Full post discusses the treatment of Neandertal culture in archaeology: http://johnhawks.net/weblog/reviews/neandertals/culture/jaubert-bruniquel-stone-circles-2016.html
Across the entire timespan of existence of Neandertals and the branch that gave rise to them, probably fewer than 50,000 of them existed at any time. I would not be much surprised if the true number was much smaller. If the average lifespan of a Neandertal was 20 years, maintaining a population of 50,000 individuals would require around 7 births per day. For the more than half million years this population and its ancestors existed, back past Sima de los Huesos to their common ancestors with Denisovans and African peoples, we can say there were as many as 1.3 billion Neandertals.
Weigh that against how little we know of them, how few pieces of their cultures they left for us. We do not know what the cultural production of an average Neandertal could have been, this is why the denominator is unknown. But it is evident that the fraction represented by the archaeological record is tiny.
The accompanying opinion essay by Marie Soressi is well worth reading, in it she reminds archaeologists of the limits of preservation:
These structures are among the best-preserved constructions known for the whole of the Pleistocene epoch, probably because they were sealed by calcite very soon after they were erected. When the best evidence is found in the best-preserved context, it serves as a reminder for archaeologists of how much we depend on preservation. The fact that some of the art of the period is also often found deep inside caves has been alternatively interpreted as a testimony of the preservation provided by the cave environment3 or as a result of spiritual preoccupations — the underground being a special place4. Perhaps we need to further consider the idea that the fuzziness of the Neanderthal record is due to a lack of preservation.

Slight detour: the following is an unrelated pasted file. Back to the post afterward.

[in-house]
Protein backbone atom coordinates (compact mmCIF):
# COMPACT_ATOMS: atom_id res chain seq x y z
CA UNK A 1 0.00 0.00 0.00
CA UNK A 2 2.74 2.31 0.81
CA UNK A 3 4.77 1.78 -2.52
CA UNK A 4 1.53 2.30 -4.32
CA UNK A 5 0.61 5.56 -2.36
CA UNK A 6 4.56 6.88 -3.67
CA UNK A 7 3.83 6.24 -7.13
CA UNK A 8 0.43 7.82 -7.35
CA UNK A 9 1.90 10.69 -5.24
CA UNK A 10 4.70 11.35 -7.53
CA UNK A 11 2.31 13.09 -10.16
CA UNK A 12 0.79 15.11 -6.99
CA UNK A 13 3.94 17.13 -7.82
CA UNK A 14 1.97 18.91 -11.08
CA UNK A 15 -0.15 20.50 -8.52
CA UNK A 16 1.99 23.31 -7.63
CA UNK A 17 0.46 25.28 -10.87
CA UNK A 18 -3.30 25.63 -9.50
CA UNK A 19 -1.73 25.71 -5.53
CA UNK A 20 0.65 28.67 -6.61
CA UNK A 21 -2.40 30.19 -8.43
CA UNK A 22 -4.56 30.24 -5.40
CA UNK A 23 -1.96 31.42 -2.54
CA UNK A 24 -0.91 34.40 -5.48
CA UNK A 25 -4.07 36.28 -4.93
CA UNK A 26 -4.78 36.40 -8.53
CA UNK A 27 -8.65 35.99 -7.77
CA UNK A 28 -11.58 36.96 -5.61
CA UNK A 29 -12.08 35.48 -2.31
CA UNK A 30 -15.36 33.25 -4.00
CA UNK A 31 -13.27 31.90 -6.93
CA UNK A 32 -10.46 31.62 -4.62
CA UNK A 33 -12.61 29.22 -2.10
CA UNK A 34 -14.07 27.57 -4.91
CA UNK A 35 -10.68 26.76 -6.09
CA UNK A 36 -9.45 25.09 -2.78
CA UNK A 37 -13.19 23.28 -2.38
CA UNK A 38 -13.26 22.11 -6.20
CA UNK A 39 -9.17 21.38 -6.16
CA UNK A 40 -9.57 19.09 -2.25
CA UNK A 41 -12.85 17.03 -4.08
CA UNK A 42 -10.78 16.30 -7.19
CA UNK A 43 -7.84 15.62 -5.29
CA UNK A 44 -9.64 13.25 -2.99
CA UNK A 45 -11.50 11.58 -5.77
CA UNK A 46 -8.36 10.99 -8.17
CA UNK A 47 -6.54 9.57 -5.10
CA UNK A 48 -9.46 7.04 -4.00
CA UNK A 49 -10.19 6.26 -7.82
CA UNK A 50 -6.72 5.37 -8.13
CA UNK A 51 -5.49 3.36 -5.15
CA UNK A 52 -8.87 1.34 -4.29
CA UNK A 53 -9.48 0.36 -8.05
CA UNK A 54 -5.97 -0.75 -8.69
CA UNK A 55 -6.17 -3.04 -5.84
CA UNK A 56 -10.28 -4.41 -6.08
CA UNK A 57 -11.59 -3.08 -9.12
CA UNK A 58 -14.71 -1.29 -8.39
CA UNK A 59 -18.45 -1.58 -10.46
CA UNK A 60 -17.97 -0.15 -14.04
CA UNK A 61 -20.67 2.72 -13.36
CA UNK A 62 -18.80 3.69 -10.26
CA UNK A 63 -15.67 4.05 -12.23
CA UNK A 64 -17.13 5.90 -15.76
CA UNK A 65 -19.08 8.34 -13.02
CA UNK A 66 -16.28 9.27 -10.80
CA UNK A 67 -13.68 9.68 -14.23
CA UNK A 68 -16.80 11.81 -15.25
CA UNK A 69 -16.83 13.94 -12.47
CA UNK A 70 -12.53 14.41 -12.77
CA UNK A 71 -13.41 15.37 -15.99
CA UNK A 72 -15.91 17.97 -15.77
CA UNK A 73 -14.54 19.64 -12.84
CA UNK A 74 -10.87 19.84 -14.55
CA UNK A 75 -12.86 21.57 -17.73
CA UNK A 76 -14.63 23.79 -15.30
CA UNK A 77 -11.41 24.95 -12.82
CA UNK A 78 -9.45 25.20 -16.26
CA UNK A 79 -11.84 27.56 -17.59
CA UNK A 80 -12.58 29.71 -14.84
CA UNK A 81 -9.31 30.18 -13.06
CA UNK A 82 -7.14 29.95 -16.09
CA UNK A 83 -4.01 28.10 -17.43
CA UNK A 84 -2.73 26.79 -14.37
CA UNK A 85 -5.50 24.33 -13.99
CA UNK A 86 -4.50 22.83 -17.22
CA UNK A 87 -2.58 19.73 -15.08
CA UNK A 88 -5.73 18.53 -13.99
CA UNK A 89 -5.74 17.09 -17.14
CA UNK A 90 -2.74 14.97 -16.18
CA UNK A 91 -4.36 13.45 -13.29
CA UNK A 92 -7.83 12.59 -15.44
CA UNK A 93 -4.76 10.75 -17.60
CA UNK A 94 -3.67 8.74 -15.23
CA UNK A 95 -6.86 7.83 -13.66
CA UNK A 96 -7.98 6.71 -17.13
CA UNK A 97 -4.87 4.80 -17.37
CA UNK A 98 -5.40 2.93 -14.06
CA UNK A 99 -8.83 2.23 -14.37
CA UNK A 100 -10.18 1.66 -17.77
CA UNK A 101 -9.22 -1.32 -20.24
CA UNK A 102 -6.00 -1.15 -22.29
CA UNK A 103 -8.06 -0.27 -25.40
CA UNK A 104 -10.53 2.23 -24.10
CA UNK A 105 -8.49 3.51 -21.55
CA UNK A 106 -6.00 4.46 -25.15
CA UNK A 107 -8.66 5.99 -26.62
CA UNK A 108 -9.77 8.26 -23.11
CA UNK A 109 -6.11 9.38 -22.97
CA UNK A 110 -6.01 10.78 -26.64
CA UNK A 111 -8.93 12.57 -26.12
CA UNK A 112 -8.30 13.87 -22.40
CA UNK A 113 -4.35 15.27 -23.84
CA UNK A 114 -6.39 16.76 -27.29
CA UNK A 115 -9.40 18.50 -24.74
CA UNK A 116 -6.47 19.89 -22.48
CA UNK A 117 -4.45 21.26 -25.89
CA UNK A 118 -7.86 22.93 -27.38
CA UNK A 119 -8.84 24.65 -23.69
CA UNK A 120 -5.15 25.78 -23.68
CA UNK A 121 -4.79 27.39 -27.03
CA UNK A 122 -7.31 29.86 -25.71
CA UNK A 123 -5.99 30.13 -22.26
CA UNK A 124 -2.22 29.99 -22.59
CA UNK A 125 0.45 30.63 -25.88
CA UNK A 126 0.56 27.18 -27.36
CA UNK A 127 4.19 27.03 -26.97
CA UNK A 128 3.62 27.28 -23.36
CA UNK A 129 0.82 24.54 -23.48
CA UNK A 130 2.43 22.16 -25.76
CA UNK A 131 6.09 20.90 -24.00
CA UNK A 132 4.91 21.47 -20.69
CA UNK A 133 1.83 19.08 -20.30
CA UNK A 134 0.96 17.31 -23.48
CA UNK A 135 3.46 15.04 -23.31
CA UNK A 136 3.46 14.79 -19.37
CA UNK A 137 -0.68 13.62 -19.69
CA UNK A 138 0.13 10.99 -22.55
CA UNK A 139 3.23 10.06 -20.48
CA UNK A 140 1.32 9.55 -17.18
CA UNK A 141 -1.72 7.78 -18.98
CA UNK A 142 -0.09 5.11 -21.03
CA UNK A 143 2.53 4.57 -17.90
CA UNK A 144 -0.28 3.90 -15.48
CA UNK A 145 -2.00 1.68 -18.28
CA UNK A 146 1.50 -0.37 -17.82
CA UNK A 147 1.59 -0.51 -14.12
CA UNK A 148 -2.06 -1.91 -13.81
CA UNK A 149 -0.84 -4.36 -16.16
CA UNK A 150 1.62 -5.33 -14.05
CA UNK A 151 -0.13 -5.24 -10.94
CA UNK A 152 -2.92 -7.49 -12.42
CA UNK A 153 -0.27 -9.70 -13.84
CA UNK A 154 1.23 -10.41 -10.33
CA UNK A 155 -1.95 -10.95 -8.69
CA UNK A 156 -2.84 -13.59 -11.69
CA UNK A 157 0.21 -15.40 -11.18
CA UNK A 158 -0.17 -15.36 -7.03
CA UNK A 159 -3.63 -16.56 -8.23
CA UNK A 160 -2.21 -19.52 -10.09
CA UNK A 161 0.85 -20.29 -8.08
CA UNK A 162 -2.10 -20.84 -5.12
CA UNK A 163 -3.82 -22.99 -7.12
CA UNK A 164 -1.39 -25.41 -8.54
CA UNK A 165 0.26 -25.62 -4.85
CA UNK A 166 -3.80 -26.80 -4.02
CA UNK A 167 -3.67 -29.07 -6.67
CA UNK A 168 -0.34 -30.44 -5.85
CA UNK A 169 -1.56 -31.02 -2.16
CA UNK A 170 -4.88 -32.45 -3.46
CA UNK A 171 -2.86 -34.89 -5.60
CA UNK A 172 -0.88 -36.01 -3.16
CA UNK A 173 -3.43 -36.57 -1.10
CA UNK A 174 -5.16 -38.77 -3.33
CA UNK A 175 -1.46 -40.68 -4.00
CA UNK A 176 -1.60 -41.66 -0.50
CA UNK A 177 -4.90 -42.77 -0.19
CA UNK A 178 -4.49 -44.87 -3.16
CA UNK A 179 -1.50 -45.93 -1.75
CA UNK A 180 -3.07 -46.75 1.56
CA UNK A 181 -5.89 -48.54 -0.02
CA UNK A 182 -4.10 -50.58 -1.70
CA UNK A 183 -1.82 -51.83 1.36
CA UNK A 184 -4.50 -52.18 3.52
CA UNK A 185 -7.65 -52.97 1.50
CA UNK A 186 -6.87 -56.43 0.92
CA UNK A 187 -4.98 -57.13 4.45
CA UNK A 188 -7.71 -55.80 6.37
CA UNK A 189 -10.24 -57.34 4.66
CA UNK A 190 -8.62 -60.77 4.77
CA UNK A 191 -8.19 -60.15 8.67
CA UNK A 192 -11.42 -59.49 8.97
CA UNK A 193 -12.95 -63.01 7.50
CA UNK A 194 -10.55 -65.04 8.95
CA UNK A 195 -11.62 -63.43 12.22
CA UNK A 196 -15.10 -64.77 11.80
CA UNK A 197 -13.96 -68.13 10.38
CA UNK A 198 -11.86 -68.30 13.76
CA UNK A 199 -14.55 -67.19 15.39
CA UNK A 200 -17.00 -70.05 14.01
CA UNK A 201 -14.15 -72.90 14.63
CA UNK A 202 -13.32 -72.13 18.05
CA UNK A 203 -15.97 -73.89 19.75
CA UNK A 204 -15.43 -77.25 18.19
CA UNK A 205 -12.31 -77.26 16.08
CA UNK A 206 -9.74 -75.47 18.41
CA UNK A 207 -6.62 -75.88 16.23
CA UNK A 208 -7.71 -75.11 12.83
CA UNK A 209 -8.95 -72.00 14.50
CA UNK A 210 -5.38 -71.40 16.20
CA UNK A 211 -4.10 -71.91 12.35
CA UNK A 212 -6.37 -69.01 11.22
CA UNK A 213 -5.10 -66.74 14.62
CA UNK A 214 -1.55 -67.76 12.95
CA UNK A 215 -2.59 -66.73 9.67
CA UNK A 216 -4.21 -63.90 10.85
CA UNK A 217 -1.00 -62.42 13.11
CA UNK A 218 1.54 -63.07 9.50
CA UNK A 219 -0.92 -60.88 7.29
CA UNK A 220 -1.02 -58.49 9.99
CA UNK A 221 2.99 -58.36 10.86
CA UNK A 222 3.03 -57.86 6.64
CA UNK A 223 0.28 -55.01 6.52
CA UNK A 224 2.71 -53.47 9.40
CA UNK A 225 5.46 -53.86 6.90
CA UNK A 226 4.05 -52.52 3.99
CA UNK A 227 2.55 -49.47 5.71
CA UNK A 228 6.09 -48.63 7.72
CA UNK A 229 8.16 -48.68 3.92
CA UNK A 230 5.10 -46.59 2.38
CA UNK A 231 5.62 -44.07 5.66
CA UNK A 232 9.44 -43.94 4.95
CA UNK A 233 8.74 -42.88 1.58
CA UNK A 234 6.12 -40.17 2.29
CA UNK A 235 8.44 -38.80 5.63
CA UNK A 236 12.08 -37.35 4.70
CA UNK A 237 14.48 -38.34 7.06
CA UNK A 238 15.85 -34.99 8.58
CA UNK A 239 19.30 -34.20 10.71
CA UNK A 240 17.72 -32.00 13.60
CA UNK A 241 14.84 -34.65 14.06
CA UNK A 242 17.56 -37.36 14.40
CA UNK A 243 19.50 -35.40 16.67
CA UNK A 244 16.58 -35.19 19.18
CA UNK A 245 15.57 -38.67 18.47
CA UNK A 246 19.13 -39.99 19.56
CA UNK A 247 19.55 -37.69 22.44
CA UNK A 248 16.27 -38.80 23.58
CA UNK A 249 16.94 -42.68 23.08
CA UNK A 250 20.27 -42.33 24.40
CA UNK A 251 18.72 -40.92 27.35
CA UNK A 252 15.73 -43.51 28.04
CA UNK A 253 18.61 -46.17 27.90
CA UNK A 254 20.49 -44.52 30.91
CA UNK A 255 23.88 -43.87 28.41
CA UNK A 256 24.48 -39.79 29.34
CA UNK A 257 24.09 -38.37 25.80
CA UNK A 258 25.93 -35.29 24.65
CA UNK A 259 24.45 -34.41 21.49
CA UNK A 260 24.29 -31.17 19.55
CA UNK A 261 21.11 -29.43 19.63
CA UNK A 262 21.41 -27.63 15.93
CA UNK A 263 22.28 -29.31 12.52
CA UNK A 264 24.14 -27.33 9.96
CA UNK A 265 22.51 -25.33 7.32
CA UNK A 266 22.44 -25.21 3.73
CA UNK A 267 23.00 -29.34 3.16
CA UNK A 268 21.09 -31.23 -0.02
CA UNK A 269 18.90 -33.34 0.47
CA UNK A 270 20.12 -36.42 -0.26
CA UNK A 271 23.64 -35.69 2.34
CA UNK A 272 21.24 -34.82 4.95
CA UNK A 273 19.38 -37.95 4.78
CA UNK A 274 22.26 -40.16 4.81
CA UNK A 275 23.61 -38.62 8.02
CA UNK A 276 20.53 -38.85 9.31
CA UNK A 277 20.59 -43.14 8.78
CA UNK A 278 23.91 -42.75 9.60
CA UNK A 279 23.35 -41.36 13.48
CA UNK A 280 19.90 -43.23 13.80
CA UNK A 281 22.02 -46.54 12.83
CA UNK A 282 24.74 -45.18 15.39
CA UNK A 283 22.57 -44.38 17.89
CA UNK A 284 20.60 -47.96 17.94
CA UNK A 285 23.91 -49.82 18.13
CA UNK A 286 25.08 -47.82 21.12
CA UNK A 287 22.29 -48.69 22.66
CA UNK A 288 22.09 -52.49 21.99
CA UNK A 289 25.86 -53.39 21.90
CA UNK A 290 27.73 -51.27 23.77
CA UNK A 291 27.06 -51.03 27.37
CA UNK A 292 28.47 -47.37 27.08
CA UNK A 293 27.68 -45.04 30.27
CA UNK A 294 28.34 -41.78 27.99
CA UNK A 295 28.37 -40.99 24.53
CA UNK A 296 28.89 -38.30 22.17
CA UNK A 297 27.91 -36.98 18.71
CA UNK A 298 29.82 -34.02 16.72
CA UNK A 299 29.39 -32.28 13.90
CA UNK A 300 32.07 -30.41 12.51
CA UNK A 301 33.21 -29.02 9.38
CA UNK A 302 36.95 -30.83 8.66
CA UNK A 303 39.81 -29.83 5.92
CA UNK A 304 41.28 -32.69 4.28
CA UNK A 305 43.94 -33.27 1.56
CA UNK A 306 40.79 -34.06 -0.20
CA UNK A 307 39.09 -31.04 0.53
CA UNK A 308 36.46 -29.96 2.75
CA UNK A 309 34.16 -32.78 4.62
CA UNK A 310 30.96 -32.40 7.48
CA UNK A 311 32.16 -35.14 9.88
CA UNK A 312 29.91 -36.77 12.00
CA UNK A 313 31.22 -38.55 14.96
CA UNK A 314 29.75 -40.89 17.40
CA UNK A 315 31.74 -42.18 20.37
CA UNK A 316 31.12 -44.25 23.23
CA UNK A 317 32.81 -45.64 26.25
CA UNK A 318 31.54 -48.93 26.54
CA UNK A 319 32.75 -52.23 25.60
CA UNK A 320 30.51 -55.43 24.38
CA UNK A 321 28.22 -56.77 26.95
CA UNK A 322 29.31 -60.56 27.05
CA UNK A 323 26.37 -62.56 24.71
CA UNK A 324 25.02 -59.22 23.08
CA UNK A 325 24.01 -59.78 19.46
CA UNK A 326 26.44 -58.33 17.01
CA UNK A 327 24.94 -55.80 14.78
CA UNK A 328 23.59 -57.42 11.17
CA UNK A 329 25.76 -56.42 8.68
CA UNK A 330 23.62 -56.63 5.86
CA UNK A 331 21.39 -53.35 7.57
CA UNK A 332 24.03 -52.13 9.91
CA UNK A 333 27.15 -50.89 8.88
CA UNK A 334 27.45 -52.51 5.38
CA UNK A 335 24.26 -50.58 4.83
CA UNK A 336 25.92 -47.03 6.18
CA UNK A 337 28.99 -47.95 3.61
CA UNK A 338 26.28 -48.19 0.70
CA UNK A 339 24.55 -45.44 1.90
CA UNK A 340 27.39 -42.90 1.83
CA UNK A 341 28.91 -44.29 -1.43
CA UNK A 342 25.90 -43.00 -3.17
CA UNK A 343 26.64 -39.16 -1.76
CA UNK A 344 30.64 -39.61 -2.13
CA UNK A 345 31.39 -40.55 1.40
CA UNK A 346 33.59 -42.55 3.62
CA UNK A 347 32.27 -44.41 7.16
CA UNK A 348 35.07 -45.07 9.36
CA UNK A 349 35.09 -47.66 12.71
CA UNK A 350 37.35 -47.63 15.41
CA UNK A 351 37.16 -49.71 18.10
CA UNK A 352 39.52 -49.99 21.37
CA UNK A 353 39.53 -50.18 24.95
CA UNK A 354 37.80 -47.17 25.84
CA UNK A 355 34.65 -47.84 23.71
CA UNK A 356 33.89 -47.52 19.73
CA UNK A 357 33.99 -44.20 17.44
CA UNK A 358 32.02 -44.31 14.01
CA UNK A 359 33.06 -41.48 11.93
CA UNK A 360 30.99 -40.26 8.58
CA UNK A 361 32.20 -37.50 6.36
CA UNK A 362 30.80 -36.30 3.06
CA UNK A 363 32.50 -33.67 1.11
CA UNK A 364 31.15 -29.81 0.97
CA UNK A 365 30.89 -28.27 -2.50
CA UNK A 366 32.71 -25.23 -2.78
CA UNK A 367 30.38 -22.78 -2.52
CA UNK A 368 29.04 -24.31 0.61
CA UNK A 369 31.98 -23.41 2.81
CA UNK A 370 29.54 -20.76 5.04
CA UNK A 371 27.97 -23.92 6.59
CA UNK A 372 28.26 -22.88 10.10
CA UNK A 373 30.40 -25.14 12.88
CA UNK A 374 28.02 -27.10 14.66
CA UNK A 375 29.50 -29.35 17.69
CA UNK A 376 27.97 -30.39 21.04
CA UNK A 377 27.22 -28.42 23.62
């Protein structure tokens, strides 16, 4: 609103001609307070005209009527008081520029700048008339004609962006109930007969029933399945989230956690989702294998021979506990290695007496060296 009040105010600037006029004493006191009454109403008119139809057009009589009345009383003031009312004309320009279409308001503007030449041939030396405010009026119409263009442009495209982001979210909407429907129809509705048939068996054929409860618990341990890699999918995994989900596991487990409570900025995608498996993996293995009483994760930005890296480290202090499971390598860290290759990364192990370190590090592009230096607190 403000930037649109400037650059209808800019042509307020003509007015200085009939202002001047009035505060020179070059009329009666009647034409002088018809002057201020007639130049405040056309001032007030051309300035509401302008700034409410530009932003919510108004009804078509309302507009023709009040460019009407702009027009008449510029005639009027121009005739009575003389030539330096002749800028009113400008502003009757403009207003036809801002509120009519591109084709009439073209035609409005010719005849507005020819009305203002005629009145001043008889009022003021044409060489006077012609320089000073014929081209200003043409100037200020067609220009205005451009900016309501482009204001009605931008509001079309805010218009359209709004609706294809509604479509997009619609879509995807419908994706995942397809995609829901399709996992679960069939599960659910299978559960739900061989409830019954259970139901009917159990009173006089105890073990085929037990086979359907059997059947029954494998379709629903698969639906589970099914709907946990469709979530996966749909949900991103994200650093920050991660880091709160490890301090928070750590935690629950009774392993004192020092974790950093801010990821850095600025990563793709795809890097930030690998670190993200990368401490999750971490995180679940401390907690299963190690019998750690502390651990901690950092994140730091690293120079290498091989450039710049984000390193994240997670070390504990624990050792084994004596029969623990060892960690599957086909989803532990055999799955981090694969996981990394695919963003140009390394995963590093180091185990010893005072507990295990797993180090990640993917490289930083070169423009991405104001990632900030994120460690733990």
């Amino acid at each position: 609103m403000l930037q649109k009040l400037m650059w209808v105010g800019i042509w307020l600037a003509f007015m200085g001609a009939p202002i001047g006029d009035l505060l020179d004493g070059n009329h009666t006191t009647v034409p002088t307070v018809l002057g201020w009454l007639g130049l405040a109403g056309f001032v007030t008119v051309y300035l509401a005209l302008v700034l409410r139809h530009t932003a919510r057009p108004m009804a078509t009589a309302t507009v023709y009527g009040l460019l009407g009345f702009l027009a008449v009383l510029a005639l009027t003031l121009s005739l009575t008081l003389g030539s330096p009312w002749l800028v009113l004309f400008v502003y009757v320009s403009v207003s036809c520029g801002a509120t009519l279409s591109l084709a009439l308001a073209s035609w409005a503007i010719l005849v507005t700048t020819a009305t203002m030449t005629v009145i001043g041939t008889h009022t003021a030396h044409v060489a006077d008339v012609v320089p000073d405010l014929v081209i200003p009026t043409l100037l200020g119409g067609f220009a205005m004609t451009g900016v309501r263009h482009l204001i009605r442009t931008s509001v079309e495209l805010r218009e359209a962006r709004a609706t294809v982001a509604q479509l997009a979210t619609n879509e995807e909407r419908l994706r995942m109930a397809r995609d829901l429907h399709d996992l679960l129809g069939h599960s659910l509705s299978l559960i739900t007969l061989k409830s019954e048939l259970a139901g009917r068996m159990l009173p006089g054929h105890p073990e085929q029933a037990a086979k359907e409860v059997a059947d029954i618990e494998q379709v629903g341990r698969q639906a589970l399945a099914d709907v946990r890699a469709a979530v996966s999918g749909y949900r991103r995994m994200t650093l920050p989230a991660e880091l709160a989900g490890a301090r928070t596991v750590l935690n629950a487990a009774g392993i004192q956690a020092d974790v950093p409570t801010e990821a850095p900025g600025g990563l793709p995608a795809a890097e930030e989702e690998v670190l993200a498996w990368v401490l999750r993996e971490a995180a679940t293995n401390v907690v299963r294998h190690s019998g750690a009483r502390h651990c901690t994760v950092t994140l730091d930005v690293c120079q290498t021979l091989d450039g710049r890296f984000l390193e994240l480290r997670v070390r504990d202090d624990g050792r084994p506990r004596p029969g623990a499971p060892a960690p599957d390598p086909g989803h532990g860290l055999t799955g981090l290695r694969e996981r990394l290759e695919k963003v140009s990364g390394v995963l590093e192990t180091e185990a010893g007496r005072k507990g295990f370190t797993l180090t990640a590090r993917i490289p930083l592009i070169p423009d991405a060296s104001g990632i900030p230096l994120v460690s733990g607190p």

One might argue that the fact that we only find a tiny number of uniquely informative Neandertal-associated artifact is itself information. Surely, if the Neandertals had been more culturally productive, more modern, they would have left more of a record? Soressi’s essay addresses that argument to some extent, but I want to examine a slightly different point of view. The fact is, it’s hardly just Neandertals. We know very little about the ancient cultures of modern humans.